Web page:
Wayne, who is legally blind, has made his way to the soup kitchen every day since the tragic fire last week that stole his white cane and left him homeless.
When he picked up his tray of food Wednesday, there was something extra. Something not on the menu.
As he turned to take his food to a table, he froze. Something about the shapes he could barely make out. His fingers touched it. A collapsible white cane.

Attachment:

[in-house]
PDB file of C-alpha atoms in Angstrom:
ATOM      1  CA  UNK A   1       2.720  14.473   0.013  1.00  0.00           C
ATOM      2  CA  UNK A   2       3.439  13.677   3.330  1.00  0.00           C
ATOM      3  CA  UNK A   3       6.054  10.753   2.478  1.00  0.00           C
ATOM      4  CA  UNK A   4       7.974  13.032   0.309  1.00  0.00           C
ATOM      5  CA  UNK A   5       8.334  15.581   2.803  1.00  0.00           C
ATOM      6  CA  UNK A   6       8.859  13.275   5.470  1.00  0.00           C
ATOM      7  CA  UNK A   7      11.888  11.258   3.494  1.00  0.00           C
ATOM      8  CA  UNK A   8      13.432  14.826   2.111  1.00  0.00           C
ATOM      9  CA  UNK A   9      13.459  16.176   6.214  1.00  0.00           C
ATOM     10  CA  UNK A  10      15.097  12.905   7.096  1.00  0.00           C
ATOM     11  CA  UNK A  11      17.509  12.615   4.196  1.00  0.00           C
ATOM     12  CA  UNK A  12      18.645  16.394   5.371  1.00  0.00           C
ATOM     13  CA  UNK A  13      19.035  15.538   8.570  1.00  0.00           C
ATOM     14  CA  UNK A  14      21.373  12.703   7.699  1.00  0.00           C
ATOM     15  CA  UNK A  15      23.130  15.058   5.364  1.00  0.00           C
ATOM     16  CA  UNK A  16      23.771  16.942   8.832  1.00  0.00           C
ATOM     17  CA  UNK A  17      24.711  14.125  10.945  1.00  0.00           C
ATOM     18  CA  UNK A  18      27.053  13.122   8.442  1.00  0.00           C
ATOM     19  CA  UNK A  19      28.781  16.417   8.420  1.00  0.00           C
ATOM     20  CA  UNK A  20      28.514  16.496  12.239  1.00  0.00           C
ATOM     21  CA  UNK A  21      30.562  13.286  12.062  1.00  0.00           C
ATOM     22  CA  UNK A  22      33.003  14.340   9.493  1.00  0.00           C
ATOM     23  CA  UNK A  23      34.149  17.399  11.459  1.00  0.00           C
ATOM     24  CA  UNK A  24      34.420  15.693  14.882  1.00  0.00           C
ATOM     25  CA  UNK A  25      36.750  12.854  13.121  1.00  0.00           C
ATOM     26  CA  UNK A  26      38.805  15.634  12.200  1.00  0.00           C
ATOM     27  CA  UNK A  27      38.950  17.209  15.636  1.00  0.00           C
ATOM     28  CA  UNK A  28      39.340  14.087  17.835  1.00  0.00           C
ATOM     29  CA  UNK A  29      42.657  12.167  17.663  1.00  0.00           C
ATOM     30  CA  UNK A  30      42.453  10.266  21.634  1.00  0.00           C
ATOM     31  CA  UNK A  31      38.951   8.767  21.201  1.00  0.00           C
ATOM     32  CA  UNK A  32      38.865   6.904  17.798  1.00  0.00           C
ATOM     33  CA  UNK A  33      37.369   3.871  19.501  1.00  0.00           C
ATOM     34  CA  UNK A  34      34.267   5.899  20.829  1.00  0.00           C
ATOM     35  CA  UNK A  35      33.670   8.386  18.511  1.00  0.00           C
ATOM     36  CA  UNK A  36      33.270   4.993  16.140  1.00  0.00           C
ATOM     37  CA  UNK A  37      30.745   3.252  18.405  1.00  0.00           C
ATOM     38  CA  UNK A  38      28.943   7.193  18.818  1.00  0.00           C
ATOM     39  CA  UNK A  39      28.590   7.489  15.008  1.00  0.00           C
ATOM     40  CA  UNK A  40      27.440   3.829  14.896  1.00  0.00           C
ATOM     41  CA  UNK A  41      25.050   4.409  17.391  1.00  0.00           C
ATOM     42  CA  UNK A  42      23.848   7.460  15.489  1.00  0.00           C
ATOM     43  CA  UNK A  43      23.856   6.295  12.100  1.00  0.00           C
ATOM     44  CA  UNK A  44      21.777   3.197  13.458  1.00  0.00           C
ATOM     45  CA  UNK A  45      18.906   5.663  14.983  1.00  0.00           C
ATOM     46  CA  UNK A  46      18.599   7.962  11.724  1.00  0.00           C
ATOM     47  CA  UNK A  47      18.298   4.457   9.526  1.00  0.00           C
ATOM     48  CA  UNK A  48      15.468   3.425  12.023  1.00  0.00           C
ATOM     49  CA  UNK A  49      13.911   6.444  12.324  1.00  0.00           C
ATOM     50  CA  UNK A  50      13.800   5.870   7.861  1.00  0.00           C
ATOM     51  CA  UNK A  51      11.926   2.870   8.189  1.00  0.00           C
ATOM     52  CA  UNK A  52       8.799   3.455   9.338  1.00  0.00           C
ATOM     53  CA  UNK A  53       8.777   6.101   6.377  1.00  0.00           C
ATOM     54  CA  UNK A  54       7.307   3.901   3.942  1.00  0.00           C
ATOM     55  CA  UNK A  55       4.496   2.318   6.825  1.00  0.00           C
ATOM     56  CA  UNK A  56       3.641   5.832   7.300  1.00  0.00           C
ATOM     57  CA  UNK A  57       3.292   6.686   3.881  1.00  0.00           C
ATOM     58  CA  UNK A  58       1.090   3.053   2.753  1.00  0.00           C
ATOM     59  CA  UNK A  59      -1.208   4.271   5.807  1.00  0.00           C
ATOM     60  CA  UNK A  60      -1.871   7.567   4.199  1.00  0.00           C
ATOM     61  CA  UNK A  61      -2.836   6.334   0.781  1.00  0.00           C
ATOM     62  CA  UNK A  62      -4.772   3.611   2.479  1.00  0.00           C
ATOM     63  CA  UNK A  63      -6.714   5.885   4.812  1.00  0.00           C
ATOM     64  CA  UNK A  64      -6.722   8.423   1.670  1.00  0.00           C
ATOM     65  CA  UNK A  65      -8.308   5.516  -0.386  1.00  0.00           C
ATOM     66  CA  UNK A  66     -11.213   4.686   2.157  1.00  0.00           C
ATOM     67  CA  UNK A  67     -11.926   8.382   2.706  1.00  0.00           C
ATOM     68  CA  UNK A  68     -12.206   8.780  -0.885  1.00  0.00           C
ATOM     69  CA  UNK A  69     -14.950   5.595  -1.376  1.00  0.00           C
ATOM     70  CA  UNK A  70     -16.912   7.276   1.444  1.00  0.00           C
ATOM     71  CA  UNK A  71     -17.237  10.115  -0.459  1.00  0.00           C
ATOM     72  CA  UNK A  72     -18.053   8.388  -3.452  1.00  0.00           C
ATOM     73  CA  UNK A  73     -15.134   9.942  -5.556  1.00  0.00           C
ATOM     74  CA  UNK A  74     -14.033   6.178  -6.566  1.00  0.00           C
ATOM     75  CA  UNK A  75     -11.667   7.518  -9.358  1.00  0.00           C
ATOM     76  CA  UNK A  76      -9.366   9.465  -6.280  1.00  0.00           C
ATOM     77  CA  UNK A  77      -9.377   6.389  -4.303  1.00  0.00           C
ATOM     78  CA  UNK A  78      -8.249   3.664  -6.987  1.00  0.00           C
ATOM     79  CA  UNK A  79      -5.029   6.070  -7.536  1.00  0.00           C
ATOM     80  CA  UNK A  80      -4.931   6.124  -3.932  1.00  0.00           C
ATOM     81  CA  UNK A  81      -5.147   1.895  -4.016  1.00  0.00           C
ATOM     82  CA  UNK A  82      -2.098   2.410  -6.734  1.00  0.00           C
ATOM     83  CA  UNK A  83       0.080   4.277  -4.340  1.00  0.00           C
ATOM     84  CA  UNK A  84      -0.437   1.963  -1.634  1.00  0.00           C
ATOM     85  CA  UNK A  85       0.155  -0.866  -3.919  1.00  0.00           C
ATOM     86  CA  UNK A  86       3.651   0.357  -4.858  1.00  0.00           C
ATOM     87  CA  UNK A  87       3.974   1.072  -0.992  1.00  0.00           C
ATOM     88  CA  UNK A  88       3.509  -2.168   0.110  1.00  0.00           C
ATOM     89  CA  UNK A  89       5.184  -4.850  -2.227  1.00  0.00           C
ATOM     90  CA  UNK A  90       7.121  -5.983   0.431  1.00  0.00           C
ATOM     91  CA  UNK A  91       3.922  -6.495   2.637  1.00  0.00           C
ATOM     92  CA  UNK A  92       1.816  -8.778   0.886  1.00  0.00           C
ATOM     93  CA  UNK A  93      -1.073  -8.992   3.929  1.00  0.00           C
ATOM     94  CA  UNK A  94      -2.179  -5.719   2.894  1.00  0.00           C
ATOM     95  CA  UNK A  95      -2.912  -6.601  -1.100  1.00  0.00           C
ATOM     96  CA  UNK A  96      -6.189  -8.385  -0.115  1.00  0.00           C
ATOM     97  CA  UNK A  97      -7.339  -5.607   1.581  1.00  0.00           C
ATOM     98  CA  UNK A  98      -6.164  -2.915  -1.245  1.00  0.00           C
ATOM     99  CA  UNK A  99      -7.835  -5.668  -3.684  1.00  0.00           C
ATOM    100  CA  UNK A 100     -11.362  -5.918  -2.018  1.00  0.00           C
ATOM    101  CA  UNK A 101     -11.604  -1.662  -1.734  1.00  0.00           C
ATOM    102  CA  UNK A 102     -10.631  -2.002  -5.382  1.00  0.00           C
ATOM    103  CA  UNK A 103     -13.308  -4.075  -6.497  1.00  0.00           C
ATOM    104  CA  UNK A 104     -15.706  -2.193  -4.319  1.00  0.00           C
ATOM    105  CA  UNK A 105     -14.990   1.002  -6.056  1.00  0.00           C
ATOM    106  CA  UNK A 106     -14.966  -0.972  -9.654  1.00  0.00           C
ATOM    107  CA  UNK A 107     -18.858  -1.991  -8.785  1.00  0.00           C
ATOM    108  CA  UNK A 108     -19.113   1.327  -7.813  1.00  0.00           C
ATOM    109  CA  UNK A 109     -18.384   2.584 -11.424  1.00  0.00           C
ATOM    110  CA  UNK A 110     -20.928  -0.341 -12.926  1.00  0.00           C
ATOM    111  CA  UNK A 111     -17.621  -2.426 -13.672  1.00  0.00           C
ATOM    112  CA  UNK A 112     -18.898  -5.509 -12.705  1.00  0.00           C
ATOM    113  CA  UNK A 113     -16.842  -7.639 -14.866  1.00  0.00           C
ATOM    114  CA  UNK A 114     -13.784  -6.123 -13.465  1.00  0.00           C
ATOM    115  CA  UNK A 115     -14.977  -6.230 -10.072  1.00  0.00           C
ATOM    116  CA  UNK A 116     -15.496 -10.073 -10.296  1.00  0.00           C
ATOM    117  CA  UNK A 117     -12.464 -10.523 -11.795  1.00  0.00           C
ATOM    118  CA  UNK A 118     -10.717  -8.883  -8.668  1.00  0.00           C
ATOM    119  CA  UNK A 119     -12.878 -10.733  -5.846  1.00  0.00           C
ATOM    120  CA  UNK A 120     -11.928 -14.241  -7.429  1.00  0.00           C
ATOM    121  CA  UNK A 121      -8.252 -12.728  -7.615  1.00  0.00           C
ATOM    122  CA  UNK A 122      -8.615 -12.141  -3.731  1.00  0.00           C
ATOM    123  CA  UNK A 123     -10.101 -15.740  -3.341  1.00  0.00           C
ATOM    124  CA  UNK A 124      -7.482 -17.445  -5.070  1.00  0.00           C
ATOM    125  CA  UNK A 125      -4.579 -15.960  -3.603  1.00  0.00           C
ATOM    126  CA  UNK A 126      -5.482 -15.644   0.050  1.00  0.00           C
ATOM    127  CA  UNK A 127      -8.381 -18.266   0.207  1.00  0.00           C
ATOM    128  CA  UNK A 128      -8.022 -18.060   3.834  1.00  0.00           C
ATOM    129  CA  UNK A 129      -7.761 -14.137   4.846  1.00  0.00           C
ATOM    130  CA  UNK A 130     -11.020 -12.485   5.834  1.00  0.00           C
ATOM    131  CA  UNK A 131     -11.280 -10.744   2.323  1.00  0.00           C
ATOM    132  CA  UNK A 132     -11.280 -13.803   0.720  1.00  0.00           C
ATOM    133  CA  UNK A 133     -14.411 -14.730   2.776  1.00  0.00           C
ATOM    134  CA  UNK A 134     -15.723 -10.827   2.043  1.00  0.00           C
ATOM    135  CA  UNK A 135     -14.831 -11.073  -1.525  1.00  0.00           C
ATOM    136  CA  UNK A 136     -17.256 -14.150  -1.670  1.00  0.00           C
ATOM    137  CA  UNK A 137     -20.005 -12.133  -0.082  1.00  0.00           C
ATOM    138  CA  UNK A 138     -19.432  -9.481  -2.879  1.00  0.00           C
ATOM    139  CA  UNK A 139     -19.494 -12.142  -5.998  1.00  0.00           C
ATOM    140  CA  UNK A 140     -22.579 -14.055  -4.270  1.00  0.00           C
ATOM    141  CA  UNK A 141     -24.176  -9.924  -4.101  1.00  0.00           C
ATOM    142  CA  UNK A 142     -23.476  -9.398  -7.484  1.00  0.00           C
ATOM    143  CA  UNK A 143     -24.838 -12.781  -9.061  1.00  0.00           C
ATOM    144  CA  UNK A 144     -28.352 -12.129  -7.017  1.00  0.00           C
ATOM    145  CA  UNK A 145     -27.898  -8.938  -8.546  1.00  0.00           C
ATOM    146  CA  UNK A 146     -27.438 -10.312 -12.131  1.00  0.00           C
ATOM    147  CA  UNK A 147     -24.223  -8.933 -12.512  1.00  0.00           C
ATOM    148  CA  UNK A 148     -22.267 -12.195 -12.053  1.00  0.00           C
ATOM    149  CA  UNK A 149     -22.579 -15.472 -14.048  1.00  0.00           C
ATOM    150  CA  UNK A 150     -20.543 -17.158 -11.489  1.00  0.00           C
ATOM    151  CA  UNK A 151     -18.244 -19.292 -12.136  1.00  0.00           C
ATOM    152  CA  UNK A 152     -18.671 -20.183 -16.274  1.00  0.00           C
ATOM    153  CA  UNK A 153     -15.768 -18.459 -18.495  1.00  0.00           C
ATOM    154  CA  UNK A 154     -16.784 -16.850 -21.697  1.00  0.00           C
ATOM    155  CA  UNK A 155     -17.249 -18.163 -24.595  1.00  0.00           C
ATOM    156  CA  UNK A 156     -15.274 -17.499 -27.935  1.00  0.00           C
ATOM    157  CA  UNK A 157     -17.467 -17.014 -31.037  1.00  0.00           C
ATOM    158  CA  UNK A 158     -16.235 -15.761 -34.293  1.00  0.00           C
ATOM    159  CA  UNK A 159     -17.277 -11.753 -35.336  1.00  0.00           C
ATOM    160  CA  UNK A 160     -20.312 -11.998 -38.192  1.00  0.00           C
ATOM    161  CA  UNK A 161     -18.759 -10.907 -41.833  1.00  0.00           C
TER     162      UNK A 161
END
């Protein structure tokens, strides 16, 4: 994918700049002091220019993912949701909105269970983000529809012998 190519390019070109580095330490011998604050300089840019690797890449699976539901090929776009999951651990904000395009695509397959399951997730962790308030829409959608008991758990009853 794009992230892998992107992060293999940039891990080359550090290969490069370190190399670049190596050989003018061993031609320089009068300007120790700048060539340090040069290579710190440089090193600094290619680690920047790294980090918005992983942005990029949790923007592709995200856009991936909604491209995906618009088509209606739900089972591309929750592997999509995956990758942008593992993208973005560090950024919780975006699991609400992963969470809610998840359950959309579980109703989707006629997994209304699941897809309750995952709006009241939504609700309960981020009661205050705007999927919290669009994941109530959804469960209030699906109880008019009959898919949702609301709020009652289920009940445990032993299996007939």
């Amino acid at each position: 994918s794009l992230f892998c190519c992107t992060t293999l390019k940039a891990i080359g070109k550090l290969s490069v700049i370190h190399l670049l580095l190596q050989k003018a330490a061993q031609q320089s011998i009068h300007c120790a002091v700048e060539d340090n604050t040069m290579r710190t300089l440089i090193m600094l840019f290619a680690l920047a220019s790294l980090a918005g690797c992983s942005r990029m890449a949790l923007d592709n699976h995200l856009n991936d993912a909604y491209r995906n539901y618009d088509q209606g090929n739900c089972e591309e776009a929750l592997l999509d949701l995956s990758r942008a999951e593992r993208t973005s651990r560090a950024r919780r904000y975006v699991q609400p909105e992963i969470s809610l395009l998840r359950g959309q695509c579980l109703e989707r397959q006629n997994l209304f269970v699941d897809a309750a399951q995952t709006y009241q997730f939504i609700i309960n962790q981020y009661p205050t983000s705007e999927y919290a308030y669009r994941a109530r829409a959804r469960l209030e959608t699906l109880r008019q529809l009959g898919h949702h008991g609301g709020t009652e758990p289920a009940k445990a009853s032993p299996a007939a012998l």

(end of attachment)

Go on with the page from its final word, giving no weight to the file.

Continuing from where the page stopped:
Joanne Lockwood, the kitchen’s quality control coordinator, made sure it was on his tray. She got the cane from Deacon Gil Nadeau, who visited the Central Association for the Blind the day before and purchased it for $30.
Wayne shook his head, and let out his easy laugh -- the one that was missing a week earlier, the morning after the nightmare blaze that left four people dead.
“I can’t believe you guys did this.”